All told, anywhere between 136.5 and 148.5 million people died as a result of war and conflicts in the twentieth century. If you add in politically caused deaths in the twentieth century, then that range jumps to an average of 231 million people dead. As Milton Leitenberg in his article, “Deaths in Wars and Conflicts in the 20th Century,” put it, “No wars take place by accident, as Richard Ned Lebow’s book Between Peace and War demonstrated. Government leaders and insurgents as well, make war by calculation—though the events they unleash don’t always run according to the pattern that they might have preferred.”

Leitenberg provides a good example as well on percentages and disproportionality because one can look at these statistics from afar without really grasping the magnitude of death. So, for instance, he talks about the United States’ bombing campaign in Laos between 1967-1968 and 1972.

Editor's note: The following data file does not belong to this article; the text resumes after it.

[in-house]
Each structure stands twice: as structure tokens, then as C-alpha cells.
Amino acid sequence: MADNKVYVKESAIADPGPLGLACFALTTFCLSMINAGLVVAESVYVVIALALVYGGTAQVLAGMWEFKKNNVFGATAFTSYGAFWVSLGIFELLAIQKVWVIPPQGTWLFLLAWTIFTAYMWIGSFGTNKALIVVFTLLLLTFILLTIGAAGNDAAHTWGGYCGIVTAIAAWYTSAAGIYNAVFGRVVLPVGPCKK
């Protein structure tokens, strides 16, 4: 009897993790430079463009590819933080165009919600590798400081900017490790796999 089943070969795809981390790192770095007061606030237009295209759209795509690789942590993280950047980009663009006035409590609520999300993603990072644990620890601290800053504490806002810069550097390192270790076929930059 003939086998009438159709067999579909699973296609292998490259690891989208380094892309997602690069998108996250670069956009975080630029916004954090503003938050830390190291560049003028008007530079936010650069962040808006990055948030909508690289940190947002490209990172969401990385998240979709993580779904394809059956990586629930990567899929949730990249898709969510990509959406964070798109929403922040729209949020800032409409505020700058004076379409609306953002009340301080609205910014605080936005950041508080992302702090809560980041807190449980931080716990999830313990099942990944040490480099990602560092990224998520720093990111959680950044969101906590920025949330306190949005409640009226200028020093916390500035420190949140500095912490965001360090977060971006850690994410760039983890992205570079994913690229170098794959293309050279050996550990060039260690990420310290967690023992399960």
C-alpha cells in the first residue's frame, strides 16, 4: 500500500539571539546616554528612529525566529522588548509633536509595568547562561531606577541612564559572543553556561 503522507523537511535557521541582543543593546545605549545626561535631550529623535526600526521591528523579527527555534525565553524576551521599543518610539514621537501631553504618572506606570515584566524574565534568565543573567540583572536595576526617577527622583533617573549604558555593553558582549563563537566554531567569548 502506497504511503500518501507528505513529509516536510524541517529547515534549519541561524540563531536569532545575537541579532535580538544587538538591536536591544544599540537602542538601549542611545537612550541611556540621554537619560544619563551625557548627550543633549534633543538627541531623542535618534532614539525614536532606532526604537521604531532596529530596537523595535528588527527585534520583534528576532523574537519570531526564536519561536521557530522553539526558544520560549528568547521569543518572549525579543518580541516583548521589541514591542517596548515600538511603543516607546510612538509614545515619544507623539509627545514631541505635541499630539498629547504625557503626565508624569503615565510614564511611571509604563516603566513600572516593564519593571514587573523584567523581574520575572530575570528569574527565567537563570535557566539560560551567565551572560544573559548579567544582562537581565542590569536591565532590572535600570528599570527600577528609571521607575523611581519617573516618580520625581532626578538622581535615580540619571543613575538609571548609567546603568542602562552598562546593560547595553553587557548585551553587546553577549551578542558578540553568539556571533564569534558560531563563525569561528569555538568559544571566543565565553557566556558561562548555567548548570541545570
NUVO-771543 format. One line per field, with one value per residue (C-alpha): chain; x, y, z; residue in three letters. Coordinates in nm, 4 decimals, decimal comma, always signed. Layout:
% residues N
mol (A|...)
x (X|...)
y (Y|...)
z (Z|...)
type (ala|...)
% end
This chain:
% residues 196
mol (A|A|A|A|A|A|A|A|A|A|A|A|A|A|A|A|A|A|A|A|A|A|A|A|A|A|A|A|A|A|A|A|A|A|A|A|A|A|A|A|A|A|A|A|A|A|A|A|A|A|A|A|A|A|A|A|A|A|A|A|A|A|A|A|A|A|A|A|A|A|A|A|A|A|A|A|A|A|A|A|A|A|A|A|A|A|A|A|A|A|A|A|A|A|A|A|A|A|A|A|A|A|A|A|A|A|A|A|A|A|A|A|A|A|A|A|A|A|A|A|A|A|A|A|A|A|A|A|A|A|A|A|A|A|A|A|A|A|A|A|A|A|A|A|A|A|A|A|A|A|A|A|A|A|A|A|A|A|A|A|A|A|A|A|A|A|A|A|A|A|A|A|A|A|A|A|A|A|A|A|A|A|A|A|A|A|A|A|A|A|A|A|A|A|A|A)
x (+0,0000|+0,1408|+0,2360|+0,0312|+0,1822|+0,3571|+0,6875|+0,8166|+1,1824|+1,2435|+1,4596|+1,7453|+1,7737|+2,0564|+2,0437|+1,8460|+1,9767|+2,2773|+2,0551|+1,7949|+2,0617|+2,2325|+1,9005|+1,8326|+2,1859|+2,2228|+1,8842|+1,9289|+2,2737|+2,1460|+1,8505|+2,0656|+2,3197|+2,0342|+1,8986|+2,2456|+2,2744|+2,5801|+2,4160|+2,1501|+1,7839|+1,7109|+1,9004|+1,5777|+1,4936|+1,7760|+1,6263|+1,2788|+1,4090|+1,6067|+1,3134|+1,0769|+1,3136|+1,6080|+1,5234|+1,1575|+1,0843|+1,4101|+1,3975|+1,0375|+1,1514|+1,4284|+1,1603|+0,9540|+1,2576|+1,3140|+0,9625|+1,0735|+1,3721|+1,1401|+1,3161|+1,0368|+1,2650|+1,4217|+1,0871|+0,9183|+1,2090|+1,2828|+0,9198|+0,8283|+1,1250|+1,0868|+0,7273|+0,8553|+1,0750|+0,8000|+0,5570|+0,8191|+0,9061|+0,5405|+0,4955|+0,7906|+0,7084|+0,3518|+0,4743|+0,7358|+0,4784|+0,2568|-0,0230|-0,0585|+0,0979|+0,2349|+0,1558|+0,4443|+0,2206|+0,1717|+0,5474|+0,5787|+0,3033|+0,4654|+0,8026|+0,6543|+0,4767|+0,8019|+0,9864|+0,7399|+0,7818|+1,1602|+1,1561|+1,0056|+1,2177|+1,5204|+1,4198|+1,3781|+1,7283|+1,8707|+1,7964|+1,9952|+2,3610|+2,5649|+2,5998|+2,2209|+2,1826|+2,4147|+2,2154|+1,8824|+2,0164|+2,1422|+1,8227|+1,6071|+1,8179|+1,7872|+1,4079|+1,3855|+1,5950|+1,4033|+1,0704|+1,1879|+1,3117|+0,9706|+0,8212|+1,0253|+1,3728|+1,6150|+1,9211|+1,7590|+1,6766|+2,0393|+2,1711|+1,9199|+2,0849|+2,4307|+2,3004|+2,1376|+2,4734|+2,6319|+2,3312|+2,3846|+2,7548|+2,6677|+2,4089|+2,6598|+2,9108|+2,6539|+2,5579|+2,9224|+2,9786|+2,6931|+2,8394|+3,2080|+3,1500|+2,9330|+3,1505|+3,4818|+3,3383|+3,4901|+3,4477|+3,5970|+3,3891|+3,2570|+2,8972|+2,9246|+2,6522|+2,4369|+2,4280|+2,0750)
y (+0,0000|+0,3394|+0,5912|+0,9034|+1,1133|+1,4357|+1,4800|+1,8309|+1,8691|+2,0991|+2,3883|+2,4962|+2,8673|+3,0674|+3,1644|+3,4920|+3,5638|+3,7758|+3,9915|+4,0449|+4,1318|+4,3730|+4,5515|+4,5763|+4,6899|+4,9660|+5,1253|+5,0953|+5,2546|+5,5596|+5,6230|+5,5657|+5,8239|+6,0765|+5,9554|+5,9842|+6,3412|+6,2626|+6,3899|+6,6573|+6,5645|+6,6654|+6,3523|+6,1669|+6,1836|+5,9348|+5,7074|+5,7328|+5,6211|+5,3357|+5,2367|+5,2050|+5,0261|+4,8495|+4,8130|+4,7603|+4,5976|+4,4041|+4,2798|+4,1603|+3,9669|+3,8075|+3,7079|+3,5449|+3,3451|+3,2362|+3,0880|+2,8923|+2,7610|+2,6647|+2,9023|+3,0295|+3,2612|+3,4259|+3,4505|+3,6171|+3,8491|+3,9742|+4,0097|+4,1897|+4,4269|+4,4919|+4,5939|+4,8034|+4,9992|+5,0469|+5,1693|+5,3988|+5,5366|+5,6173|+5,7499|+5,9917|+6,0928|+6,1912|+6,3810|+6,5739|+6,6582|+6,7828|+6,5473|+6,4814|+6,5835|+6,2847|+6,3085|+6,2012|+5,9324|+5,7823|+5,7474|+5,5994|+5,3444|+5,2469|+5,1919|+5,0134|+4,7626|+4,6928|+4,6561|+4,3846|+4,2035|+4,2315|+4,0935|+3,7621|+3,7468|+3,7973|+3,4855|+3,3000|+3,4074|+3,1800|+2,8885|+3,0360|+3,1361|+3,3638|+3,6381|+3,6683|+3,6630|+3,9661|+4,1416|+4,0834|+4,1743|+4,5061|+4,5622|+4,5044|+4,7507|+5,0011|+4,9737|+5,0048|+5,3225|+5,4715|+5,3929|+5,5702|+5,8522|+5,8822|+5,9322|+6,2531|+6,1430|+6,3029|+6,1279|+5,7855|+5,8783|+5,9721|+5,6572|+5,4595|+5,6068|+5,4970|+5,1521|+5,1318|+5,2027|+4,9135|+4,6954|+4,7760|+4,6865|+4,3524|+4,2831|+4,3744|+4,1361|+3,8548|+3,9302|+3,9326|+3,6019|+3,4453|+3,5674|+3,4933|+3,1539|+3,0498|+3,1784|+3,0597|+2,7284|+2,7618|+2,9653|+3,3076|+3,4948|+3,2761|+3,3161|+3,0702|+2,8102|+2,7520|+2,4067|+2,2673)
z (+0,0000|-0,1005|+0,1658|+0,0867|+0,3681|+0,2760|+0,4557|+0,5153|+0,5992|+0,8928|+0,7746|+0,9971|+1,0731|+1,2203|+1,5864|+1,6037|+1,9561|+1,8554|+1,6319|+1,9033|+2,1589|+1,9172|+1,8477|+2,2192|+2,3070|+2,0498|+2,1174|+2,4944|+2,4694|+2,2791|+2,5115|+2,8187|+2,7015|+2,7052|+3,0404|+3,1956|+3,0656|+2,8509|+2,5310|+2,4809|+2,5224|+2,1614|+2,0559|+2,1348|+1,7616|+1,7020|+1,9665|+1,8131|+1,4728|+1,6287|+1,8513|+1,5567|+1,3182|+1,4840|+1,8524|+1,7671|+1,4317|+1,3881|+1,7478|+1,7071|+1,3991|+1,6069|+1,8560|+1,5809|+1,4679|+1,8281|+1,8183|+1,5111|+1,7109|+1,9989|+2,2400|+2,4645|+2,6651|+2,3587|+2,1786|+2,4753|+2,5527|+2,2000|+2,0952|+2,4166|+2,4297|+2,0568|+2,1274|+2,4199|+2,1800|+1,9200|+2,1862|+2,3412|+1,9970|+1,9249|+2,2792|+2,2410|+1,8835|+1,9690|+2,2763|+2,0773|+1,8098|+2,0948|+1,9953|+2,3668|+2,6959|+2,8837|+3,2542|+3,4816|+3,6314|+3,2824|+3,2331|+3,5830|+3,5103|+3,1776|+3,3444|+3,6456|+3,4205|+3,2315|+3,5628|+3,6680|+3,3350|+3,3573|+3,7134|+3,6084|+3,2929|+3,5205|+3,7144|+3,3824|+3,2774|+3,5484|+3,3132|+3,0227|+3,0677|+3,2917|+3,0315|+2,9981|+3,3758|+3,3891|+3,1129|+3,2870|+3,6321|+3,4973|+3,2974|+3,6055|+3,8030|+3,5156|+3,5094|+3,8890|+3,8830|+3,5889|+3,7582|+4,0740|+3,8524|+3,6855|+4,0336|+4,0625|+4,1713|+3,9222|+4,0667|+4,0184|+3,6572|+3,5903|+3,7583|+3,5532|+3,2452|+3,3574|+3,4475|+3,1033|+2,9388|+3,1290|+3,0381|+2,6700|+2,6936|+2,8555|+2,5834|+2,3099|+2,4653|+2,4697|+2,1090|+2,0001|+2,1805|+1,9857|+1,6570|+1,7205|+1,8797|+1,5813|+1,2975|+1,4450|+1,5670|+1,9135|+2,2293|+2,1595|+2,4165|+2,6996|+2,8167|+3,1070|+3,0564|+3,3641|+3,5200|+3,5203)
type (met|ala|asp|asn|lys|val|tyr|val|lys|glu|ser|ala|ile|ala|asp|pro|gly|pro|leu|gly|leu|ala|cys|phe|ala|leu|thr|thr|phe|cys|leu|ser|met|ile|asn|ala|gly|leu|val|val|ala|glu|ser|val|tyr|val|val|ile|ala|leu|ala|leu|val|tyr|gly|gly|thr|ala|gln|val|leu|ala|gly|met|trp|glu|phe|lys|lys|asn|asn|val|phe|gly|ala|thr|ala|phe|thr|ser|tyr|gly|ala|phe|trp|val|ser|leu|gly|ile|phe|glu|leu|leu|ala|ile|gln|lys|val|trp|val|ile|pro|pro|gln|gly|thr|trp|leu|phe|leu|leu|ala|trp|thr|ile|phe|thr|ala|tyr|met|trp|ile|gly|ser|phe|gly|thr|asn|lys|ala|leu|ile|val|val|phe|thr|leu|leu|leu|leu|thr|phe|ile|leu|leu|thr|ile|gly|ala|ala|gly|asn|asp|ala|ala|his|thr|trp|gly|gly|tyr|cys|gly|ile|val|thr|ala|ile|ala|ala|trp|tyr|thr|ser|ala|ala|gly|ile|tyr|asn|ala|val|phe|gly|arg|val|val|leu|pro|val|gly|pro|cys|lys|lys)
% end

He says, “…deaths in Laos caused by local combat and daily U.S. bombing from the air averaged 30 people per day, or around 11,000 per year. That level of killing was maintained for at least four years. However, if one compares the size of the Laotian population and that of the United States and applies a proportionate rate of deaths to the U.S. population at the time, that would amount to 3,000 people per day or 4.38 million people in four years.”